GENEVA, JUNE 6, 2008 (Zenit.org).- A draft protocol being considered by the U.N. Human Rights Council will effectively “fill a gap” in the international human rights system, says the Holy See’s permanent observer at the U.N. offices in Geneva
Archbishop Silvano Tomasi said this Wednesday to a working group of the 8th Session of the U.N. Human Rights Council, which is discussing a draft of the Optional Protocol to the International Covenant on Economic, Social and Cultural Rights.
The protocol would establish a mechanism that would allow victims of economic, social and cultural rights violations to submit a complaint to the United Nations.
Complaint mechanisms exist for all other U.N. rights treaties, except the Convention of the Rights of the Child.
The proposed protocol would offer the same protection to those who have been evicted — a violation of one’s economic, social and cultural rights — as a similar mechanism gives to those who have been tortured, which is covered under another U.N. treaty.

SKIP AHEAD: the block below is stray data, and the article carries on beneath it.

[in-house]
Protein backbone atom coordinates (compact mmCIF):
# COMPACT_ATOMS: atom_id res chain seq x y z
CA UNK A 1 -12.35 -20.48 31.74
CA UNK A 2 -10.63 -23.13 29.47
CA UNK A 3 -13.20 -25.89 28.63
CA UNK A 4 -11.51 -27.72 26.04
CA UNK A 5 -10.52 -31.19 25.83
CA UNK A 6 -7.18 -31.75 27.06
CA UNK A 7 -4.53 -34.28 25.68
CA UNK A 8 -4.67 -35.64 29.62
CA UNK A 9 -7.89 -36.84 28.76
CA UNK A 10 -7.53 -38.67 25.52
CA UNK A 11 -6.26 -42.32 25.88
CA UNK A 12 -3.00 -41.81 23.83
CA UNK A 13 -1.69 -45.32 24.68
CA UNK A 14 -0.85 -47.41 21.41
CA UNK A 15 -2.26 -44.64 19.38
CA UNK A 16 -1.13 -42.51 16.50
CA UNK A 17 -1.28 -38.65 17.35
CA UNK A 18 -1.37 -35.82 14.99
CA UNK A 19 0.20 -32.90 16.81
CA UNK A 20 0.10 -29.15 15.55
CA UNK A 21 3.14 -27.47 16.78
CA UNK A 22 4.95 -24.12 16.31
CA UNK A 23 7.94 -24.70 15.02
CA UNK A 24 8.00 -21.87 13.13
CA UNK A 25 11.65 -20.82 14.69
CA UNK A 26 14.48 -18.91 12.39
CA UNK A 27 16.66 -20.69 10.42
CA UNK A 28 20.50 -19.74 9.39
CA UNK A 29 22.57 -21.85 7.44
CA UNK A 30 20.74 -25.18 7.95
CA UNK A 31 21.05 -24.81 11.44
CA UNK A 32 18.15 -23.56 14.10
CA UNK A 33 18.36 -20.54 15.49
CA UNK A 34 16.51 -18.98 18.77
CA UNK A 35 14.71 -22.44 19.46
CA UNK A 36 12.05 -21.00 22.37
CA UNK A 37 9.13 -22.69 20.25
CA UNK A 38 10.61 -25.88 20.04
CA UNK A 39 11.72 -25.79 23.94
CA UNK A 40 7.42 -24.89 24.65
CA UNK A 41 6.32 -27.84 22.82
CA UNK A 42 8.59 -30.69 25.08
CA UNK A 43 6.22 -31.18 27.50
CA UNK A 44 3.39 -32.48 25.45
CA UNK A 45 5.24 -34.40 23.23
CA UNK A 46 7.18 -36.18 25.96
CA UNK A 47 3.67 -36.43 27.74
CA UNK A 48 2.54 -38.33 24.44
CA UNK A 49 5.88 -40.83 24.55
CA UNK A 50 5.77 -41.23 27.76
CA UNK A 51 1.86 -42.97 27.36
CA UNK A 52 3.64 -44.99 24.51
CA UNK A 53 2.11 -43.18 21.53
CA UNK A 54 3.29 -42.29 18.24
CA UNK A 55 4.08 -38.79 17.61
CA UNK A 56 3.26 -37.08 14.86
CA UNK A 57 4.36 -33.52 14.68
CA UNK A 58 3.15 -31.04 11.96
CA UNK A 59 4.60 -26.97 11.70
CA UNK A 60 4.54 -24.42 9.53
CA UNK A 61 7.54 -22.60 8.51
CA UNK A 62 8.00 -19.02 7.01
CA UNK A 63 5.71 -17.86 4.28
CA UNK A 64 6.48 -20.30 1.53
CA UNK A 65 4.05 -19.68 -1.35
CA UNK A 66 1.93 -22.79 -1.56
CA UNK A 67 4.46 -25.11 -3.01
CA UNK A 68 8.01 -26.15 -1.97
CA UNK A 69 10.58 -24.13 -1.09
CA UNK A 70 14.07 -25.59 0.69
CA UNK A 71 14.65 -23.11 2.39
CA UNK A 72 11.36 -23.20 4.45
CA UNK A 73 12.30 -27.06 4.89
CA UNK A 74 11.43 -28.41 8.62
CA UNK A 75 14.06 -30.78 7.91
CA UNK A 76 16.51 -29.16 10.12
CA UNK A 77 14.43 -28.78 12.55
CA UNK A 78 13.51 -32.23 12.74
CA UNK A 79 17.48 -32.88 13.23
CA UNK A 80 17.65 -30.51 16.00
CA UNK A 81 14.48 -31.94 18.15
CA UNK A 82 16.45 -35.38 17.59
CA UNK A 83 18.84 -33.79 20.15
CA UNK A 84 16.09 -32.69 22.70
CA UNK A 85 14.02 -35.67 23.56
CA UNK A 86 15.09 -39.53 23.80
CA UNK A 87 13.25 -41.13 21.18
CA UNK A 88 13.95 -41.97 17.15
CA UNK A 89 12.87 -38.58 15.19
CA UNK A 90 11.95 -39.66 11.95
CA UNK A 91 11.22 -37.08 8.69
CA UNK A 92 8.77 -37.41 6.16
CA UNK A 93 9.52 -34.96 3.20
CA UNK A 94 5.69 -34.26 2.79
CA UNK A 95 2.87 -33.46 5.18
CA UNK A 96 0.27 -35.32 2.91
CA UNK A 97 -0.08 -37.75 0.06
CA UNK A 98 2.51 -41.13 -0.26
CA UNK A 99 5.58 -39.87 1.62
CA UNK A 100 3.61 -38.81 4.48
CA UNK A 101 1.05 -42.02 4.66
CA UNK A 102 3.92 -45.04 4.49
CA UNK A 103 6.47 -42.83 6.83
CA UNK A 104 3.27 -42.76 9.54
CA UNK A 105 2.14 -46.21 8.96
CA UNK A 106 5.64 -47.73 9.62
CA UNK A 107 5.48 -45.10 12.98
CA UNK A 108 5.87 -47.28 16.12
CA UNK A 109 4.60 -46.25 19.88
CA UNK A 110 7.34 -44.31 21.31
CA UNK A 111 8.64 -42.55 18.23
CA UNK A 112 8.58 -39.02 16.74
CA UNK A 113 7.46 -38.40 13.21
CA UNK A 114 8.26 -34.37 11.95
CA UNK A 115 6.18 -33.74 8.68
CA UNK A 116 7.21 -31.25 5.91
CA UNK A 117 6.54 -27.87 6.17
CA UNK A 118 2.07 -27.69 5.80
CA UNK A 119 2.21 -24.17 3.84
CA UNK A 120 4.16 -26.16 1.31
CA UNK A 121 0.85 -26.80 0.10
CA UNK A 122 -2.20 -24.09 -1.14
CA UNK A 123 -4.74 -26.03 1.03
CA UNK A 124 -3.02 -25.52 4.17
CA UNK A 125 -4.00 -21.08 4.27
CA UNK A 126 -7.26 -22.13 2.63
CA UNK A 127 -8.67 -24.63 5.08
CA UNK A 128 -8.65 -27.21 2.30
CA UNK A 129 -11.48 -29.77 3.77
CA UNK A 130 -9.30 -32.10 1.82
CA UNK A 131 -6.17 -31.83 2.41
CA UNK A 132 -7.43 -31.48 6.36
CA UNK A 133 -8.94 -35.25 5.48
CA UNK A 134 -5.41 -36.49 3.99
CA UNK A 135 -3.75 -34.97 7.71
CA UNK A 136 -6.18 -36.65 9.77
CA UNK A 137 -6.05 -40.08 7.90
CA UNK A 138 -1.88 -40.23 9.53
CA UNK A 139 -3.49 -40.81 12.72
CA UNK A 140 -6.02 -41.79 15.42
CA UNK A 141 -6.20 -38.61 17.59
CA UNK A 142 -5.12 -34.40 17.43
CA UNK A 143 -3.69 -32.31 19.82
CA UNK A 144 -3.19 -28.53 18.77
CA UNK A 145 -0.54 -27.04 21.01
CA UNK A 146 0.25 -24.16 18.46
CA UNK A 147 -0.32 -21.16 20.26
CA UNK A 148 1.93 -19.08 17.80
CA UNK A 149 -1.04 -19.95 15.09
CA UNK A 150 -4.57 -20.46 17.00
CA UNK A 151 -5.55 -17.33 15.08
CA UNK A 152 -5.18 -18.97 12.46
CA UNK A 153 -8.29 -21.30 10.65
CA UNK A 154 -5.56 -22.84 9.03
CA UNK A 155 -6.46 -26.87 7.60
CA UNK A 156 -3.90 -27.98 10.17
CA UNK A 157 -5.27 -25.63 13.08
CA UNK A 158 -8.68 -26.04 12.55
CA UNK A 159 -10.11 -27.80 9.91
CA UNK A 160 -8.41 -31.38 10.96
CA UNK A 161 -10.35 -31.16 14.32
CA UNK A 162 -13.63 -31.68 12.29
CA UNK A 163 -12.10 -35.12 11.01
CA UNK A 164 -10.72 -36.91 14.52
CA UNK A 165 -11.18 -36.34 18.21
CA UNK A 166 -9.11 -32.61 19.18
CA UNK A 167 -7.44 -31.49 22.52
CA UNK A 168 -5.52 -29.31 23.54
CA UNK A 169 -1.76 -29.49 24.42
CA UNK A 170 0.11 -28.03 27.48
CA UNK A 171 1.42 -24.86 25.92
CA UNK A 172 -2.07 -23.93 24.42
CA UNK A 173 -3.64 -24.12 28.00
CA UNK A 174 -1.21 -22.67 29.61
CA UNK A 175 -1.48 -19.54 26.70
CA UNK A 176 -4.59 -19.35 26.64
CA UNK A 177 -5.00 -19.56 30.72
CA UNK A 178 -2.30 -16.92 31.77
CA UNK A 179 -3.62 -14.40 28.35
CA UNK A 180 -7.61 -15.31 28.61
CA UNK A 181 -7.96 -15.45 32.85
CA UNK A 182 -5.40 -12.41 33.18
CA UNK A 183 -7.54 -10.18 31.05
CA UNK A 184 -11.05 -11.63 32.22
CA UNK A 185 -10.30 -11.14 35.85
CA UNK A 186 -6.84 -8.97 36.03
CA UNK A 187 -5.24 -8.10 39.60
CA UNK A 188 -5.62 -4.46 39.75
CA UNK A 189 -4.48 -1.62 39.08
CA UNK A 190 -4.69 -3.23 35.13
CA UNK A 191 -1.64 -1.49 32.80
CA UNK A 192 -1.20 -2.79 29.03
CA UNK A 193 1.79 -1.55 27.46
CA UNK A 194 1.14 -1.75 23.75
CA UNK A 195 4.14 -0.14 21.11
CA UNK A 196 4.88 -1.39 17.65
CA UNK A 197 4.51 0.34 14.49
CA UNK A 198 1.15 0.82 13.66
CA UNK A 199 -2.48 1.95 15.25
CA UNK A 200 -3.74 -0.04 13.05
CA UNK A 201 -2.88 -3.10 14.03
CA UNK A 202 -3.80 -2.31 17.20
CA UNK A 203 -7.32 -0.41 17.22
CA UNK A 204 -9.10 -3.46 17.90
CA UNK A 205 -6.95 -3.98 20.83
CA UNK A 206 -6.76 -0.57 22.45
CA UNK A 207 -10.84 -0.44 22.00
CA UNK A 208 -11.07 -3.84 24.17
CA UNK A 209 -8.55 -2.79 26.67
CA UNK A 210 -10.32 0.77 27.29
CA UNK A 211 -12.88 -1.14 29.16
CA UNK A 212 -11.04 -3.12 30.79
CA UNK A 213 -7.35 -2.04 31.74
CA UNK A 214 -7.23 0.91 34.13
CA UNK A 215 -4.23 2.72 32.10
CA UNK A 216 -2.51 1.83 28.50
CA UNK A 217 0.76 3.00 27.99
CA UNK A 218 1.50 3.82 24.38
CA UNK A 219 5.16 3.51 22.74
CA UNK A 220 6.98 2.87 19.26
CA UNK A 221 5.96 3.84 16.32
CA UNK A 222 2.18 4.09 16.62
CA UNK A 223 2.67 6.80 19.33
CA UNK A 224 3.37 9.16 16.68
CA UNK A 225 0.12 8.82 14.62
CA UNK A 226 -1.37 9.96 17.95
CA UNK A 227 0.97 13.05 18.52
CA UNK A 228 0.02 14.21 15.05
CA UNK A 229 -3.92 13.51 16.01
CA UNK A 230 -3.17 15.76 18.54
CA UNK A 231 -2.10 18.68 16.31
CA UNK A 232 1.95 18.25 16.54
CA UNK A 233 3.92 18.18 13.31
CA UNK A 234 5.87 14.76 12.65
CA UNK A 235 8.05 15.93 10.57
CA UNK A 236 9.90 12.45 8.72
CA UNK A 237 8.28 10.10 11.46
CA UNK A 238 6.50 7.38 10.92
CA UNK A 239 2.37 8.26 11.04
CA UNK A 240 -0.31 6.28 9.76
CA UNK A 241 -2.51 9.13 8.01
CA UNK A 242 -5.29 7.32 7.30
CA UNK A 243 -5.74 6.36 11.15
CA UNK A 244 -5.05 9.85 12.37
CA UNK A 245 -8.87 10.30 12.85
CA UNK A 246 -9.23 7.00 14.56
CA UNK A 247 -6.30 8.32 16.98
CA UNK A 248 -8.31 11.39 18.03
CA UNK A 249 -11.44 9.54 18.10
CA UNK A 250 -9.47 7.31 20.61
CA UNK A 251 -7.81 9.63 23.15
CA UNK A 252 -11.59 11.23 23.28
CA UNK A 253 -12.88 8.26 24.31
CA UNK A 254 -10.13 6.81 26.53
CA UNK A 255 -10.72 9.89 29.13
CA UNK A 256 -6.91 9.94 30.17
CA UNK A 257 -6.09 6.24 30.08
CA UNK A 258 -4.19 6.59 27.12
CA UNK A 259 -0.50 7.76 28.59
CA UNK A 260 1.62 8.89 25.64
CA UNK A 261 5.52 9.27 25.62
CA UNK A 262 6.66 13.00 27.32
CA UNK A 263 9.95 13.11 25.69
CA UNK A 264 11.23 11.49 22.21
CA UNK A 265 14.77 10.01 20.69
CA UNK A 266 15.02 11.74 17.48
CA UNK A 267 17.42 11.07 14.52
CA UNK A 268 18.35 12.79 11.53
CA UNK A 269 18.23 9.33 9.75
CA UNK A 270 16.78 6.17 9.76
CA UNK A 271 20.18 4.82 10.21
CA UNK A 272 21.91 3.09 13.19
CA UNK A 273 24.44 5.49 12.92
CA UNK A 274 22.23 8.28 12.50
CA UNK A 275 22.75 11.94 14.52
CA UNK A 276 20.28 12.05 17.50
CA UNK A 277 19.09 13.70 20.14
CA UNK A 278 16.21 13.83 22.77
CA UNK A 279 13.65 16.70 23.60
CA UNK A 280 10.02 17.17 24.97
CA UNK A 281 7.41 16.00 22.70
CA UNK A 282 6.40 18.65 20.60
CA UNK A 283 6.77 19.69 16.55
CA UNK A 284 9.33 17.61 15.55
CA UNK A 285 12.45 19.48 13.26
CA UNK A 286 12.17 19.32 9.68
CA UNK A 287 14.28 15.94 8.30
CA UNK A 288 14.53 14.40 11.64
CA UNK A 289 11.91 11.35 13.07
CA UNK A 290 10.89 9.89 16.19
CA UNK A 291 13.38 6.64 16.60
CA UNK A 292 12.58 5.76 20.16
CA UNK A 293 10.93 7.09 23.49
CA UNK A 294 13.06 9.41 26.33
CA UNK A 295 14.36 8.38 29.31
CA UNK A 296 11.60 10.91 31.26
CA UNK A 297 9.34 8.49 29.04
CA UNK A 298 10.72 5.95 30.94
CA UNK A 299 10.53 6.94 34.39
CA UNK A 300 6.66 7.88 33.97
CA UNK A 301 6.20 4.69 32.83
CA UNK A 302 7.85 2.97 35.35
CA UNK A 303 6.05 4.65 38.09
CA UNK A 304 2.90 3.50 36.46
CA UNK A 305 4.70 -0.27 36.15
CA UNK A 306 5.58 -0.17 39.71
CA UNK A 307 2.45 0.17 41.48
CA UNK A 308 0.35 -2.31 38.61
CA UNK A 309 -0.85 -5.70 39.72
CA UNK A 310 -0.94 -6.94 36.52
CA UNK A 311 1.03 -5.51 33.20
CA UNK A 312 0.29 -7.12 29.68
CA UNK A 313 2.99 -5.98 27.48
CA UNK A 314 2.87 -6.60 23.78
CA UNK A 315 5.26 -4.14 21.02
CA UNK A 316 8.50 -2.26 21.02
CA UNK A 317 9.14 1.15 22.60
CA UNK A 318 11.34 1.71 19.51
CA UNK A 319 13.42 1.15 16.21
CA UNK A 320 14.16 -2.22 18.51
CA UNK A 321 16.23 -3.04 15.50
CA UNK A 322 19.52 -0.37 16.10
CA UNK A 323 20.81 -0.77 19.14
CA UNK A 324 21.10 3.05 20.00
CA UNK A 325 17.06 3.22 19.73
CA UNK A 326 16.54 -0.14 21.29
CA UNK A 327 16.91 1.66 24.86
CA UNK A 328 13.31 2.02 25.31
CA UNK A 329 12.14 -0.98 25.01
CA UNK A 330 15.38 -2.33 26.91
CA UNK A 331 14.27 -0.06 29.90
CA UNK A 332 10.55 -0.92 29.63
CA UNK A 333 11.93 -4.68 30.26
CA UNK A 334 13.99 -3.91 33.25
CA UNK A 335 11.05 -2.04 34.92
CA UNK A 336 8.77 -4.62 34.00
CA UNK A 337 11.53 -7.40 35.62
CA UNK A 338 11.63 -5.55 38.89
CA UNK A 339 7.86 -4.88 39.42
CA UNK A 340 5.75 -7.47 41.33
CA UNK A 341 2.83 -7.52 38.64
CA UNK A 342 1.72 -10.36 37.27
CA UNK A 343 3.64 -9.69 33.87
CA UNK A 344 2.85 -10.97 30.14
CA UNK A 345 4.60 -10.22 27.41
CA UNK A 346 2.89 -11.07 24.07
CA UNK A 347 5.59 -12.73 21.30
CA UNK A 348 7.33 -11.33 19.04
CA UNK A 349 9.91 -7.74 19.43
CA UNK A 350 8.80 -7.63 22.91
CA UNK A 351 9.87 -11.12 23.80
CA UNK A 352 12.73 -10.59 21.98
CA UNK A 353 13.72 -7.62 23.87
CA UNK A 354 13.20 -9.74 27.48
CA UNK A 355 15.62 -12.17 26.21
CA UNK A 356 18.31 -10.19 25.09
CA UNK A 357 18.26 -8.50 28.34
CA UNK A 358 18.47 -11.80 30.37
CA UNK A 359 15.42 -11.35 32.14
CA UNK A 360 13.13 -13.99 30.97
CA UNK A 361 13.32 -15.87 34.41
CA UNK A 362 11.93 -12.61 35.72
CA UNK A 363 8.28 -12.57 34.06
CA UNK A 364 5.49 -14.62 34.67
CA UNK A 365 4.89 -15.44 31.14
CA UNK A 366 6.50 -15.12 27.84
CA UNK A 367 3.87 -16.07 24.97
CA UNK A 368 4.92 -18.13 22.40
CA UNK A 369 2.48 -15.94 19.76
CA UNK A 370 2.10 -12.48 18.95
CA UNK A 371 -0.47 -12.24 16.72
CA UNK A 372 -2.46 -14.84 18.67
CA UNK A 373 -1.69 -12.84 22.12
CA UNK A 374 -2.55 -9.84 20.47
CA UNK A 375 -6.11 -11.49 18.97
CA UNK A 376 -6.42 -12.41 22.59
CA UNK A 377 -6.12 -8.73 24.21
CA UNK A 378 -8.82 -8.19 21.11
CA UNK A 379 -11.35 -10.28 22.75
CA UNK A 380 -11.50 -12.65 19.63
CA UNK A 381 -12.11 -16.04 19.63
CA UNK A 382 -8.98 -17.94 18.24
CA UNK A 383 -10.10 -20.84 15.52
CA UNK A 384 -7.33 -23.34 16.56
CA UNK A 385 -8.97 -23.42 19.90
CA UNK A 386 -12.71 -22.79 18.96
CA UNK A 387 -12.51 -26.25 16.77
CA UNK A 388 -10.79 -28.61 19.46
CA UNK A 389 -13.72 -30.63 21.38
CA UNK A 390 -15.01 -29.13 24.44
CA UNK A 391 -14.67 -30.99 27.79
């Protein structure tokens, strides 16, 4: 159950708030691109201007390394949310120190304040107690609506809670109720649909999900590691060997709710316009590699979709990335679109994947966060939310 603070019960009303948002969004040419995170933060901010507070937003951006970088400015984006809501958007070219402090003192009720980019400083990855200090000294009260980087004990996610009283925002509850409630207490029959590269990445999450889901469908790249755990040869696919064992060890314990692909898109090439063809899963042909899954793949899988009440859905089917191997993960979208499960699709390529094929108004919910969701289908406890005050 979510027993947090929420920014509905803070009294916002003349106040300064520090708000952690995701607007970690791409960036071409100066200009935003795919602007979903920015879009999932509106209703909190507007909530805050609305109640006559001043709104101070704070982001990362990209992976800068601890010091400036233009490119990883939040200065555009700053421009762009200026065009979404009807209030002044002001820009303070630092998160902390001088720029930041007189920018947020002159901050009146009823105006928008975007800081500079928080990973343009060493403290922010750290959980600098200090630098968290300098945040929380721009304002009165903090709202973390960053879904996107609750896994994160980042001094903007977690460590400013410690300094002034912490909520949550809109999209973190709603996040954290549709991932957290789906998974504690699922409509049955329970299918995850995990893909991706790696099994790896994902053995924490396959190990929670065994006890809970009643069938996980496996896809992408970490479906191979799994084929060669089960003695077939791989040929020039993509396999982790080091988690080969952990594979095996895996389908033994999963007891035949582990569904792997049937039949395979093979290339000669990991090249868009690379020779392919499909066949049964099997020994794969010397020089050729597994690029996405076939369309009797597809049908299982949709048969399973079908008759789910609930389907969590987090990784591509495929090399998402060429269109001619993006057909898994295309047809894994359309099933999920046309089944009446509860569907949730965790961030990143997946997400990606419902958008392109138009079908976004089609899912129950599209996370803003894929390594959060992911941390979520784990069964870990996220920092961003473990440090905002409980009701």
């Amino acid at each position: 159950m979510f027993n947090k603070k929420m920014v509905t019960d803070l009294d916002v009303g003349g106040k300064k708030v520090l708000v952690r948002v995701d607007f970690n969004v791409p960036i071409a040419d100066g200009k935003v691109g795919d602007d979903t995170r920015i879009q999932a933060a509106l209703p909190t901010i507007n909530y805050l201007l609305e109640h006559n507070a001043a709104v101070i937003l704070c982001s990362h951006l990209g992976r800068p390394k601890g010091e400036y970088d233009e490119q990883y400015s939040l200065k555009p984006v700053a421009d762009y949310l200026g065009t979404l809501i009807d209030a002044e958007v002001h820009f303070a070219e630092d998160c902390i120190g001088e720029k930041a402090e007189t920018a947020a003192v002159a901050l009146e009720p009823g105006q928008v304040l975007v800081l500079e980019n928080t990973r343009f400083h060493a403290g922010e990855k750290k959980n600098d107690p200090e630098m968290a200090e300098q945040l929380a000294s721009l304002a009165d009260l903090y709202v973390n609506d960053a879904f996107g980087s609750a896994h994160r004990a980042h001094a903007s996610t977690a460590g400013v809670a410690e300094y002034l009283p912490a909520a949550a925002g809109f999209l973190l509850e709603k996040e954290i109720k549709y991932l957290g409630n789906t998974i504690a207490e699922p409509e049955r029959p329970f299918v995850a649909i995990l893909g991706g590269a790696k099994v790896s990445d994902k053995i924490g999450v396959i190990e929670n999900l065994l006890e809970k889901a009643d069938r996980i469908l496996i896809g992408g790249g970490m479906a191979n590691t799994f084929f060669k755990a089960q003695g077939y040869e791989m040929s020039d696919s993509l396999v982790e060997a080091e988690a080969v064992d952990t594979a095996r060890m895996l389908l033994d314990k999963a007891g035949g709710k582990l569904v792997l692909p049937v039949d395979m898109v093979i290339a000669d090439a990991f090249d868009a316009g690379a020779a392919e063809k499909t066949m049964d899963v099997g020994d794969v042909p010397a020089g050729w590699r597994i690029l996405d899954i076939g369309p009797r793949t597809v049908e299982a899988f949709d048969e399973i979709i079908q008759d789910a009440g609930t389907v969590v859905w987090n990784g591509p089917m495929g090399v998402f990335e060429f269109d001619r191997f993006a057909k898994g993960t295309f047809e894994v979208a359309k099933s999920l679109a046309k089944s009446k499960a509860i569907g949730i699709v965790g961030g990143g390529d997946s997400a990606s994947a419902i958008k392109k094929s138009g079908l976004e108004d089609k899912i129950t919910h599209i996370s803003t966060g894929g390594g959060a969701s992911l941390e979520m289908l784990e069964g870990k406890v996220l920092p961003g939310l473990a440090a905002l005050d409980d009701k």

Archbishop Tomasi explained that “historically, economic, social and cultural rights were considered too vague to be justiciable and a base for an individual complaint procedure.”
“In a way,” he added, “they were looked at as second-rate human rights.”
The archbishop said the mechanism would be “a positive step toward a fair social and international order.”
The Holy See representative told the working group that the various instruments of the United Nations “sustain […] a culture of justice and global solidarity.”
Archbishop Tomasi affirmed that the treaty on economic, social and cultural rights “serves as a major framework for the achievement of these goals,” and that the “steps that have been taken to increase its effectiveness through new mechanisms are a sign of the continued determination to look at the implementation of all human rights in a balanced way.”
“The universal value of human dignity requires the promotion and protection of all human rights without distinction of any kind,” he added.
The archbishop called the current text “a good compromise,” in that it “gives the possibility to individuals and groups to seek justice from violations, and it reinforces existing mechanisms for an effective monitoring of the activity of states.”